Peru is witnessing its closest-fought elections in 50 years, with former investment banker Pedro Pablo Kuczynski taking the lead in the latest poll tally with a 0.34 percentage point edge over rival Keiko Fujimori.
In the latest update, by Peru's National Office of Electoral Processes (ONPE), t
he margin between the two candidates widened to 57,000 votes in the latest update, two days after polls closed– a leap from the previous count with a difference of a mere few hundred votes.

Supporters for both candidates have camped outside Peru's electoral office, keeping a watchful eye on any announcement made by the electoral body. Many Fujimori supporters have been demanding that the ballots be recounted. According to officials, around 1.7 percent of the votes are being questioned due to a lack of transparency and will be decided by local electoral panels.

Ballots from abroad and in the remote jungle villages are still to be counted. It is expected that Peruvians living in Europe and the United States will be crucial in deciding the final results.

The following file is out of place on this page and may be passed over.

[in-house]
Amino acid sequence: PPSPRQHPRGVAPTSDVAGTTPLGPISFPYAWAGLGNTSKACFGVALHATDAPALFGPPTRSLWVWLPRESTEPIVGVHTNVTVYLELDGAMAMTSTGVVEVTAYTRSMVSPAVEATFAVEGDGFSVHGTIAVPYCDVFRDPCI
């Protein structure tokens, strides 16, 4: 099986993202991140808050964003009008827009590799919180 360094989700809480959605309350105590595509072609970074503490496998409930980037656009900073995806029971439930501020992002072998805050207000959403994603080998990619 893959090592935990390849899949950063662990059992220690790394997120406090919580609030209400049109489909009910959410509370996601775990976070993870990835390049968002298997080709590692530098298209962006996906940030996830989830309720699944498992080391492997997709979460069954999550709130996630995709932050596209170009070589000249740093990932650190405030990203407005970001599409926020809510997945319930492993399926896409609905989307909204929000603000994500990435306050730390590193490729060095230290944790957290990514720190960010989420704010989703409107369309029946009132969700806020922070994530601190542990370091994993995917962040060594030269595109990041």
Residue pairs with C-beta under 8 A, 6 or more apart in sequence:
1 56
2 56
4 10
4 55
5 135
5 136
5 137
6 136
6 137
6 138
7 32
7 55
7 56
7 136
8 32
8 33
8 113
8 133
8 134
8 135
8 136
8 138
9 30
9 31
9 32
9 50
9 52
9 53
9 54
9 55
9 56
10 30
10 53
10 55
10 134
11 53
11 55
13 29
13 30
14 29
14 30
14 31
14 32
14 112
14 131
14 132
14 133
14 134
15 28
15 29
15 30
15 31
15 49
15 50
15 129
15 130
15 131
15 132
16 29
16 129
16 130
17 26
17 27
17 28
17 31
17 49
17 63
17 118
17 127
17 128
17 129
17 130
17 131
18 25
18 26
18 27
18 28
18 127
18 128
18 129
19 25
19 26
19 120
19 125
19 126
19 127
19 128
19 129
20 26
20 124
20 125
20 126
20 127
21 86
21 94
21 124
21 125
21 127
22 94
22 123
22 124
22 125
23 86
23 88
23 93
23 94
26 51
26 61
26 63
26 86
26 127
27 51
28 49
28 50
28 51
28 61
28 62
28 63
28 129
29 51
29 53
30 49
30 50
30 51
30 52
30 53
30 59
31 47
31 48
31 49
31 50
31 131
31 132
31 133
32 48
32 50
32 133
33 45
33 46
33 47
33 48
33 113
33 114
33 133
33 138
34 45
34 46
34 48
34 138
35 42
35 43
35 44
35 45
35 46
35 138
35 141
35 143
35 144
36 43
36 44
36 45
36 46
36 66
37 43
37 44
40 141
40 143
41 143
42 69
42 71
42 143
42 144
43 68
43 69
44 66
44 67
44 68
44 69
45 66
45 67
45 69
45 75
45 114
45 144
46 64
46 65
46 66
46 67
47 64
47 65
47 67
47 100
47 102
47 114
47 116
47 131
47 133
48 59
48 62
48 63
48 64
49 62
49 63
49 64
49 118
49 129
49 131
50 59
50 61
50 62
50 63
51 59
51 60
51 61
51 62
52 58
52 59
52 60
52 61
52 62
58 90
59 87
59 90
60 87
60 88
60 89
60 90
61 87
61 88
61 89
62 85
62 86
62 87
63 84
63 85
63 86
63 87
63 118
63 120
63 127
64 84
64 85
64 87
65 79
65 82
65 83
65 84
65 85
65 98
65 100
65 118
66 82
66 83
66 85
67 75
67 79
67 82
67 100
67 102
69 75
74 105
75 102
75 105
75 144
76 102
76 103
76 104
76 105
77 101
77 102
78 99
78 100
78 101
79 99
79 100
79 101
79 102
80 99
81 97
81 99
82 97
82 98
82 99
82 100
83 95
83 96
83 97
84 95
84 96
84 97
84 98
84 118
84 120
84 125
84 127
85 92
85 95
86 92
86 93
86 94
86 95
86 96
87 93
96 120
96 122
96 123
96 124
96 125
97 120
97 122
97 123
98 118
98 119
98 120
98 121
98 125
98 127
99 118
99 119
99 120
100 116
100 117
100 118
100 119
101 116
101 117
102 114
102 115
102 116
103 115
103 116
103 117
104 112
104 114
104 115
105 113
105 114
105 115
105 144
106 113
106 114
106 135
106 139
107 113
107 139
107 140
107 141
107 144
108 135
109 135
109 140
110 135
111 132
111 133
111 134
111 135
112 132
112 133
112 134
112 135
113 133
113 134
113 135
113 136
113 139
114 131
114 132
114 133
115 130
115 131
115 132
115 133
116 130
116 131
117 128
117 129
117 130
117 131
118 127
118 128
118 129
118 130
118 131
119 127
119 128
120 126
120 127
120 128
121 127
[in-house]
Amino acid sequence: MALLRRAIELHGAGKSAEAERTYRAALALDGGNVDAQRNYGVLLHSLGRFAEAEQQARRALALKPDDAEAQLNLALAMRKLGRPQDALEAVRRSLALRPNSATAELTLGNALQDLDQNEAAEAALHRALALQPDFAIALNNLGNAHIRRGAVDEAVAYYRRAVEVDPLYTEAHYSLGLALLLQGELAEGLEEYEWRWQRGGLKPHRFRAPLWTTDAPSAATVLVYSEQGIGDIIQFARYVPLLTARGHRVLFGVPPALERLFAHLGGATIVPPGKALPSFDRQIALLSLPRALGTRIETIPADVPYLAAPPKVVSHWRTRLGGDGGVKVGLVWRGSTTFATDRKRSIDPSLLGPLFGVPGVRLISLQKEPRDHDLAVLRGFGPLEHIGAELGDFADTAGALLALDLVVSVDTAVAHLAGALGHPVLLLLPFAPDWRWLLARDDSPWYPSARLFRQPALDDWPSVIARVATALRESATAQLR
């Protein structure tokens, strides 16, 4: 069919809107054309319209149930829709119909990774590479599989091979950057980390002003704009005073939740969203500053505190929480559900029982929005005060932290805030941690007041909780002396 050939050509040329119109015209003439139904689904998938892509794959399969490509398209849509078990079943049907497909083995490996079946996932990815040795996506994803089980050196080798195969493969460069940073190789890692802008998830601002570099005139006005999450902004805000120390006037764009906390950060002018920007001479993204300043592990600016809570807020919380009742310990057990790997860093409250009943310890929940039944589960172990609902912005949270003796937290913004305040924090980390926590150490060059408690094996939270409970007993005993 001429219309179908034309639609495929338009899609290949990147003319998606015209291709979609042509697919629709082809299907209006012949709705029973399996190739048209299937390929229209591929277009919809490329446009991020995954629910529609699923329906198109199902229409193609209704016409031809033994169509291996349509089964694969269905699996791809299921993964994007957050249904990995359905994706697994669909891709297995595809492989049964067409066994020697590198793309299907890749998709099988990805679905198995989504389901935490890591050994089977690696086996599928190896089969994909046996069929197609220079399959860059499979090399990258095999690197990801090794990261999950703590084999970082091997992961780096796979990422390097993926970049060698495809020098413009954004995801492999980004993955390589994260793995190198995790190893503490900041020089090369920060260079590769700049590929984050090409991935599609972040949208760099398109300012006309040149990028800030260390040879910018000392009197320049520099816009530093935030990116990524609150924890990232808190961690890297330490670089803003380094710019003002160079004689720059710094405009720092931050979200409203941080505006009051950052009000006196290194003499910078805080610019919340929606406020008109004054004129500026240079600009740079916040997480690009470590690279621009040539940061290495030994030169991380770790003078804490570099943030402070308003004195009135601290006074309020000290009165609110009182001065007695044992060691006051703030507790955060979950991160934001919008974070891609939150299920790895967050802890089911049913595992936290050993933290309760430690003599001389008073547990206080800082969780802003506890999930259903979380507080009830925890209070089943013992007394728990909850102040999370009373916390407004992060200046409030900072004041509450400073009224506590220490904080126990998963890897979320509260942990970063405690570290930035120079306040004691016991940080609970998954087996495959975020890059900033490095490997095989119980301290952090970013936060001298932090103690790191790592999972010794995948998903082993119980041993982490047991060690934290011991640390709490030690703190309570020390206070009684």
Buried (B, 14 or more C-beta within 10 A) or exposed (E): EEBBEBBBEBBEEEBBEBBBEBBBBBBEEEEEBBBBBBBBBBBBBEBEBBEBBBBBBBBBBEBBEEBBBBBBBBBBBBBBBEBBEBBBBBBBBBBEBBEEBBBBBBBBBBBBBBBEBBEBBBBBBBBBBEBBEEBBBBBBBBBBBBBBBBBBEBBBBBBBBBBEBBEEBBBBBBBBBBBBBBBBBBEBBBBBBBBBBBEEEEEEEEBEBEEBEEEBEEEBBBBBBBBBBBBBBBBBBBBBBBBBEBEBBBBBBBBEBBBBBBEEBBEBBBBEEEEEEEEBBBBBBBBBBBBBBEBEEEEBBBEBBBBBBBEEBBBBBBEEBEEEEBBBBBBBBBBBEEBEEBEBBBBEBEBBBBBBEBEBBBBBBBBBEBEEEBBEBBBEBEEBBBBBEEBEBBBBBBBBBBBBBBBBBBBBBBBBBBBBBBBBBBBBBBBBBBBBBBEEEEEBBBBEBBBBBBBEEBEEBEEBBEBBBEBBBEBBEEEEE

Peru election
A supporter of Peruvian presidential candidate Keiko Fujimori displays an handkerchief with the writing "Keiko, president of Peru" in Lima Paco Chuquiure/ Reuters

Kuczynski whose party, Peruvians for Change, promises to invest in infrastructure projects and lower sales taxes, told the media he will be waiting for the official verdict from the vote before making any proclamations. "Lacking a little a peace and quiet but doing well. I think so but we have to wait for the official verdict," he said regarding his fortunes at the polls.

An anonymous source close to the Popular Force leader, told Reuters that Fujimori, who was the favourite to win, does not plan to accept defeat until every single vote had been counted.

Peruvians have seemed welded to the legacy of Fujimori's father, Alberto Fujimori, who is currently serving a 25-year sentence after being held responsible for disturbing human rights violations, including corruption and scandals involving her own close advisers. The margin between the two candidates has widened to 57,000 votes in the latest update by Peru's electoral office, ONPE, two days after polls closed.

Mariano Cucho, head of the ONPE, has said he expects the final result to be announced on 9 June.